Marie-Claire Alain, the masterful French organist, prolific recording artist and teacher, passed away last month.
She approached every composer whose music she played with great integrity, as one of her many former students says: “…she always regarded the composer, of whatever period, as the ultimate authority.”
~ Daniel Roth
And isn’t that what all of us need to strive for?
Speaking of the organ works of J.S. Bach, which Alain researched and recorded extensively, she said:
“…You can’t play a Bach chorale… without knowing the liturgical text on which it is based, without knowing why it was written.”
We also must translate texts when they are in a foreign language!
Now let’s take some of Alain’s wisdom and talk about congregational singing.
- How well is your congregation singing?
- What can we do to enhance the singing?
Some moments in last Sunday’s service have stayed in my mind:
- An unfamiliar hymn;
- A sung response to a reading;
- A well-known hymn; and
- A fun moment!
My choir suggested that I play an entire stanza rather than a shorter introduction. That encouraged everyone to sing out.
Then I made a poor choice. I played the second stanza much softer. The congregation sang considerably less well as a result.
The third stanza went much better. I changed registration, but made sure to play louder. The congregation should never be drowned out, though.
We sang a response that included a 3-note keyboard introduction. A low pedal note came first, followed by 2 melodic notes leading to the congregational entrance (forming a 3-note scale).
We rehearsed the response in choir rehearsal before the service. Things went well!
During the service, I played the 3-note introduction and everyone had trouble with the sung entrance. That gave me a few seconds to figure out what to do. (The response was interspersed with spoken text.)
Second try: I look over toward the choir and nodded my head when it was time to sing. More help was needed.
I hate playing an introduction with a ritard at the end or a fermata on the last note. Both approaches result most often in a slower tempo. Accelerating during the singing only works a fraction of the time.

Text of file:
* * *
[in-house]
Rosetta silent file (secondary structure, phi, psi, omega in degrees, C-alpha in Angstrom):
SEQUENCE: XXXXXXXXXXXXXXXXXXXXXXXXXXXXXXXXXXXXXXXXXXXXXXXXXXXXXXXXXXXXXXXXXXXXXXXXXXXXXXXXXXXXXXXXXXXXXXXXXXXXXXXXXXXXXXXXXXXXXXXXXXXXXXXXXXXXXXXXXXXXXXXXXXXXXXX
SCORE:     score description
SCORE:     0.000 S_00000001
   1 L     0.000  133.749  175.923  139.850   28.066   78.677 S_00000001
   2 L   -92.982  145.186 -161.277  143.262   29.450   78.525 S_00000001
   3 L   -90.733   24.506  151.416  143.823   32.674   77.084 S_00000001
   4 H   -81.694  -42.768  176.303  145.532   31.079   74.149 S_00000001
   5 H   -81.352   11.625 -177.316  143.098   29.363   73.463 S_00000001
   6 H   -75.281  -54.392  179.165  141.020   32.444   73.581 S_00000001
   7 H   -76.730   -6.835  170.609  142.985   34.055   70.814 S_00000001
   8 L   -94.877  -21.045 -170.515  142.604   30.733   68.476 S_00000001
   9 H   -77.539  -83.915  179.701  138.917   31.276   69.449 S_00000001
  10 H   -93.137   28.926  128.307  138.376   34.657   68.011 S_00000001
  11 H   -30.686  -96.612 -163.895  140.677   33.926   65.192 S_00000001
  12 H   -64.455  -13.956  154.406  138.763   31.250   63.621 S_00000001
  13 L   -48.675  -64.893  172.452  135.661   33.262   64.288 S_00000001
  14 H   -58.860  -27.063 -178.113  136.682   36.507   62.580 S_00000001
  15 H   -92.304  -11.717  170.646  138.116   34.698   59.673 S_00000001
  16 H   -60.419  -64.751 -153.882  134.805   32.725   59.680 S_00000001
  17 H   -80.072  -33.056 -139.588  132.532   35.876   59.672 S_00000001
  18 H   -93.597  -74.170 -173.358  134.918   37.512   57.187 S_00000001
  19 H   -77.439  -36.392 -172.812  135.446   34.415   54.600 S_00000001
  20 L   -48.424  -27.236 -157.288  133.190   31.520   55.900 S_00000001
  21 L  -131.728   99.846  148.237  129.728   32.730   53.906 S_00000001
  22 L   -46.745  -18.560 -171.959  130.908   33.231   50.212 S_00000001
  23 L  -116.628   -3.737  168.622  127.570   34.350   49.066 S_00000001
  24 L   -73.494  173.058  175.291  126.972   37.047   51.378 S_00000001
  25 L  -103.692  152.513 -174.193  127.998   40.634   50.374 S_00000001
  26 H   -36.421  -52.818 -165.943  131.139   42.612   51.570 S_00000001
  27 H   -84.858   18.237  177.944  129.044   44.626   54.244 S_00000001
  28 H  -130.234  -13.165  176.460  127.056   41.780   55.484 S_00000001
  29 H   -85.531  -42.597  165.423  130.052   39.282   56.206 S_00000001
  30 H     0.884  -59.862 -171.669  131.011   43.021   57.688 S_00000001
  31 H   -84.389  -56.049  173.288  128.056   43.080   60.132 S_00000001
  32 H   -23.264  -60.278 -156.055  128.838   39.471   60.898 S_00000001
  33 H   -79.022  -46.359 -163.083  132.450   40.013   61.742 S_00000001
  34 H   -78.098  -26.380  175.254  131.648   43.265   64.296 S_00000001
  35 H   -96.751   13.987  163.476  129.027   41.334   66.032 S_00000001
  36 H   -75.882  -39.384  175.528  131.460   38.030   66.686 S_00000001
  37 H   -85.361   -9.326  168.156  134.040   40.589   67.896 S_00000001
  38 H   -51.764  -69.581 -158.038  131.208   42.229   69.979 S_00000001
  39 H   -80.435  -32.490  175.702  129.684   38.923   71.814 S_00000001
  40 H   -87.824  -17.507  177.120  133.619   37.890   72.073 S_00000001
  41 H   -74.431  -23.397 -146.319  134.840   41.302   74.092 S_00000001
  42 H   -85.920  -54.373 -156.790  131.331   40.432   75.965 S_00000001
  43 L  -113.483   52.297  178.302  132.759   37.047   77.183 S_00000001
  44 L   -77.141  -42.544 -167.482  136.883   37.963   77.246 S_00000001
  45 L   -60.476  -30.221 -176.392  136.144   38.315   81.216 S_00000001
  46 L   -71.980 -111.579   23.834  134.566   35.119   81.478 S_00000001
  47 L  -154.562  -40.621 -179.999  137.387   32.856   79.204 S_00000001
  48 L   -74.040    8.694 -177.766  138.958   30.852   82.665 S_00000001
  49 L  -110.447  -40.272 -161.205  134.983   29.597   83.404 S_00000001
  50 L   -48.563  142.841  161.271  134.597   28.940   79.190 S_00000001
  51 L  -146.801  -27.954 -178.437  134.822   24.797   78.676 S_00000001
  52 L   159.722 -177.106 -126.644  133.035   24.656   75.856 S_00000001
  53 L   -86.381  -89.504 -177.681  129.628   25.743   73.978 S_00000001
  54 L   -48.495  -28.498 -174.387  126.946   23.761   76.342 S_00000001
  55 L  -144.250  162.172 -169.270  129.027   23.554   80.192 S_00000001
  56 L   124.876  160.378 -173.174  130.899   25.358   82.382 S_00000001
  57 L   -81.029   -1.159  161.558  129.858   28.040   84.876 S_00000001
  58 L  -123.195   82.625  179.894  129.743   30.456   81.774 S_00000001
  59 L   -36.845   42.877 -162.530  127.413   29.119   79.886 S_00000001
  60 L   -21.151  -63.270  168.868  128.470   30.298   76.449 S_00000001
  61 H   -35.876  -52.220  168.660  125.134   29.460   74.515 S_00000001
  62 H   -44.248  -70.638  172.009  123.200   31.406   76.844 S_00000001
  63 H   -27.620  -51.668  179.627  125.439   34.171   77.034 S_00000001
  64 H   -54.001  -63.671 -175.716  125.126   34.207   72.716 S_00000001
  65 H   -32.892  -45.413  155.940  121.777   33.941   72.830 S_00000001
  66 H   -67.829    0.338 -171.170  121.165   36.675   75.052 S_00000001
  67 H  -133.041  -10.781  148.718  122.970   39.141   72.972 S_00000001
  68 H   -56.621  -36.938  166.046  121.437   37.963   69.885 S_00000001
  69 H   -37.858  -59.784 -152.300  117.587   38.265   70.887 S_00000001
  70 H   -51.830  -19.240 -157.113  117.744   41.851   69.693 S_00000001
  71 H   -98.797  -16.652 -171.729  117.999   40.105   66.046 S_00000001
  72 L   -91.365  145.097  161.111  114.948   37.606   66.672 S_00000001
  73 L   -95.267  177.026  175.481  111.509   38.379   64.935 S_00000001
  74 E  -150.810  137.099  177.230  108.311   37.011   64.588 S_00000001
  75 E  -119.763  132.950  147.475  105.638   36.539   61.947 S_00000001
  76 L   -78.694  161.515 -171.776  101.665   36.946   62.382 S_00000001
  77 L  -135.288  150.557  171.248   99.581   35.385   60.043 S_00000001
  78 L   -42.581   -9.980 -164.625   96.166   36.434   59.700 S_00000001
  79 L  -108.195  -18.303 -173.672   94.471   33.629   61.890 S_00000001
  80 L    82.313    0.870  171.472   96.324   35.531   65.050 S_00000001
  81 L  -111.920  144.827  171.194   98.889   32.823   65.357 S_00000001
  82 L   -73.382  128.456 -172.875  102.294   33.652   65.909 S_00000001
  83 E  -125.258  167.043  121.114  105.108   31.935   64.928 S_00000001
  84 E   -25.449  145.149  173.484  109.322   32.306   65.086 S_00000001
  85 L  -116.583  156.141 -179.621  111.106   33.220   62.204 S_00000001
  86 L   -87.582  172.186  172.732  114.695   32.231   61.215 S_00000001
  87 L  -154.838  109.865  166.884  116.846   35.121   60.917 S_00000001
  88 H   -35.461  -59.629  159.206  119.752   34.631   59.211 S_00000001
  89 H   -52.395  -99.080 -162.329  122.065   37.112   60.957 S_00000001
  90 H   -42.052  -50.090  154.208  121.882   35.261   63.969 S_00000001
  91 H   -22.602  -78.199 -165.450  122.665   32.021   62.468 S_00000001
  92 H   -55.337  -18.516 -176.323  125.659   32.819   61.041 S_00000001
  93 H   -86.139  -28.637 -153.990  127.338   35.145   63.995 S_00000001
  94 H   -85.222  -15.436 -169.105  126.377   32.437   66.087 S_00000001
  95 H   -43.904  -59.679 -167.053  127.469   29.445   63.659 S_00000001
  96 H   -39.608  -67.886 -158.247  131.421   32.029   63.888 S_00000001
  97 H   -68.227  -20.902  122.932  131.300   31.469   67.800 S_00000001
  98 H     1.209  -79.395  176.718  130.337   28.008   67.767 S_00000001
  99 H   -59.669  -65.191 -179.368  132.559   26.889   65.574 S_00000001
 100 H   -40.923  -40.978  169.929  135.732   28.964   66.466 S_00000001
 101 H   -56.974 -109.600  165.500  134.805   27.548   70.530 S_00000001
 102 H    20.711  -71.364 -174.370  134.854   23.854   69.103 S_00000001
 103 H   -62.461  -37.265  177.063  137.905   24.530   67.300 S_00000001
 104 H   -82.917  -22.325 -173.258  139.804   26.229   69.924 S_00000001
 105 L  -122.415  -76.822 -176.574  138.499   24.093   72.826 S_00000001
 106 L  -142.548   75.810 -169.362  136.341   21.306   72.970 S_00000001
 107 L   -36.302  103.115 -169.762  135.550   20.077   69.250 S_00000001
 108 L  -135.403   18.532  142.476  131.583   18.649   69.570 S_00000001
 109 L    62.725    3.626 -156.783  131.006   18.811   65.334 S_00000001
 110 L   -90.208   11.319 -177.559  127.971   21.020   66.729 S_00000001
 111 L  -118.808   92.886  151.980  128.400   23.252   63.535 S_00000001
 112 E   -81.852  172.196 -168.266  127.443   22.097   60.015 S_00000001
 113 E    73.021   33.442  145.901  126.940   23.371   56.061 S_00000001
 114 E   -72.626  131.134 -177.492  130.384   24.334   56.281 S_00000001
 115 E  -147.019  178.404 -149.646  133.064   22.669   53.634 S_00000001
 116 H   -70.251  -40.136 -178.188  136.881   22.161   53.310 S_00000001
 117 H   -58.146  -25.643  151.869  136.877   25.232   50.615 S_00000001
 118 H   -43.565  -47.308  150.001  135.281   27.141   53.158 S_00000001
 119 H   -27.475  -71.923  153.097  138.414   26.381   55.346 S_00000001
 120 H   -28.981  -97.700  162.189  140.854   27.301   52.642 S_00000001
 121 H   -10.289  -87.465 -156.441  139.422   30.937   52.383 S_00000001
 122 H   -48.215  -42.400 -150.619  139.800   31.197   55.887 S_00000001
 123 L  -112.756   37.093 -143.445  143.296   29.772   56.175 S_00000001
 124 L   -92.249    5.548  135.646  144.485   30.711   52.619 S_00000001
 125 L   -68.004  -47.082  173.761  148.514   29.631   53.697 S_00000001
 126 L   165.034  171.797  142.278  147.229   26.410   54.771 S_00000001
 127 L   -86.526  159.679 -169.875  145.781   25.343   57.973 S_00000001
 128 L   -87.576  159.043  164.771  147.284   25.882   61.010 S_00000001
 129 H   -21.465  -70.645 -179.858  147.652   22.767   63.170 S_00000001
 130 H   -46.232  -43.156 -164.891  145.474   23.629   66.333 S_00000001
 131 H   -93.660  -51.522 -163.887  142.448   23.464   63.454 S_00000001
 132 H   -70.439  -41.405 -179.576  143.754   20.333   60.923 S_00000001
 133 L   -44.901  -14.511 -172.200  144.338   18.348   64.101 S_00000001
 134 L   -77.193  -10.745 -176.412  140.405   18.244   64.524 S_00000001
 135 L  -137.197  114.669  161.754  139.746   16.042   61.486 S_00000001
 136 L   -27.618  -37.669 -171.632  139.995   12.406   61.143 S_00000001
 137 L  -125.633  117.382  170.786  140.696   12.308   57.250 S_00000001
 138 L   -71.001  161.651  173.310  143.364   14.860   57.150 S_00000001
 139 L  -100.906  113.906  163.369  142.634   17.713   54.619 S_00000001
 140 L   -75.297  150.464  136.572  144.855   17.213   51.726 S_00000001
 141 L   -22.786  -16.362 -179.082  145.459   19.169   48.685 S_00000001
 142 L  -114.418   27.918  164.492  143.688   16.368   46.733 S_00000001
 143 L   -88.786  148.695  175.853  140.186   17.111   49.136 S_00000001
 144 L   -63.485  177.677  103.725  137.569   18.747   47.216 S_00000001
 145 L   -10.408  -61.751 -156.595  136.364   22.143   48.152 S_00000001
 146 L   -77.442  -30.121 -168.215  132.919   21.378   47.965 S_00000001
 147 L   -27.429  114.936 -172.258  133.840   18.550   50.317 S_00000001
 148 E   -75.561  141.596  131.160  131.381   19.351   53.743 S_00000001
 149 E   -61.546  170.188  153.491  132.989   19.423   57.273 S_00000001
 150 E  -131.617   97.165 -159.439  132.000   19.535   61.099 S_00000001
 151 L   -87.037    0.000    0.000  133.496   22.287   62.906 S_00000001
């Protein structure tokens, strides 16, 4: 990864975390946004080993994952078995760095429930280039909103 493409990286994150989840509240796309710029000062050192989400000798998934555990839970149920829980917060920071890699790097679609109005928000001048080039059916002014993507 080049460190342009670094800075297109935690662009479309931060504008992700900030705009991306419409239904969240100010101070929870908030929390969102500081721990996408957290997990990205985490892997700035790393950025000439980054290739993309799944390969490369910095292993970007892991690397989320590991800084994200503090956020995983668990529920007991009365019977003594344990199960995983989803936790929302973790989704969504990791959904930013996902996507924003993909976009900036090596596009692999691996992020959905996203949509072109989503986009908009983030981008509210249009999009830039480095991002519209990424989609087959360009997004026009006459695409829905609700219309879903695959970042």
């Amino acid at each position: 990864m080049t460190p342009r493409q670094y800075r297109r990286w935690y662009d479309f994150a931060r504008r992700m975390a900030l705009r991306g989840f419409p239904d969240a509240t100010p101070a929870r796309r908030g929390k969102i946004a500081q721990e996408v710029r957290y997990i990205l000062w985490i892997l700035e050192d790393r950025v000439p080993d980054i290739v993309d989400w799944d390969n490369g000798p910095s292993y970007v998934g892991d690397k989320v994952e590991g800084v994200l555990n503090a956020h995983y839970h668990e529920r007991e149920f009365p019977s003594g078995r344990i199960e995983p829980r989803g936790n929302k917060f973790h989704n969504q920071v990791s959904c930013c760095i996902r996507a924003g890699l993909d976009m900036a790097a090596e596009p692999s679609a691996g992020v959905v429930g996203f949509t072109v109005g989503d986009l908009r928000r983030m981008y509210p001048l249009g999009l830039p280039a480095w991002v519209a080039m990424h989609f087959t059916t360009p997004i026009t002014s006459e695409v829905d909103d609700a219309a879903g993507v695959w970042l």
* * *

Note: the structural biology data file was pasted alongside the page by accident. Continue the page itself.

Third try: I added a breath! So everyone heard the 3-note introduction with the last note cut off. It worked! Everyone came in confidently, right on time and singing the right pitch.
When there is no sound, everyone knows it’s time to sing!
Since everyone was so familiar with this hymn, a member of the choir who plays piano decided to play with me (I was playing the organ). But we weren’t together this time.
The hymn was “Guide Me, O thou Great Jehovah.” The words demand that it be sung out. When untrained singers do that, they tend to run out of breath. And once people feel short of breath, the effect can be cumulative as the music continues.
As the hymn progressed, I listened to the congregation (always do). They needed breathing time, often in the middle of a line. The pianist kept going with no breaths. And then, when there were words that could go on (phrases that belong together), the pianist played quarter-note chords as they appear in the hymnal. Vertically.
Next time we’ll have a brief rehearsal together.
Hymns are deceptive that way. The look alike oftentimes.
Looking at the words is crucial!
Sight-reading hymns during the service invites poor outcomes, detracting from the service. To enhance the service, this is what is needed:
- Sing the hymns out loud while playing. This is the only way you will know how much time it takes to breathe.
- Are you running out of breath? Then the tempo needs to be faster.
- Are your words unclear in fast passages? It takes time to get words out. Adjustment needed! Slower tempo or give more time to certain passages.
- Look at the words of every verse. You can change registration to enliven the text, play some parts and not others, play only the tune, cut out completely, etc.
A fun moment
We sang “Let Us Break Bread Together” just before communion. I decided to play this one on the piano, since improvisation comes to me more easily there.
At the end of the last verse, someone in the congregation began harmonizing above the tune. I found myself adding time to honor the harmony. The congregation was also listening, and everything worked out perfectly!
For a previous post on hymn playing: “Creative hymn playing“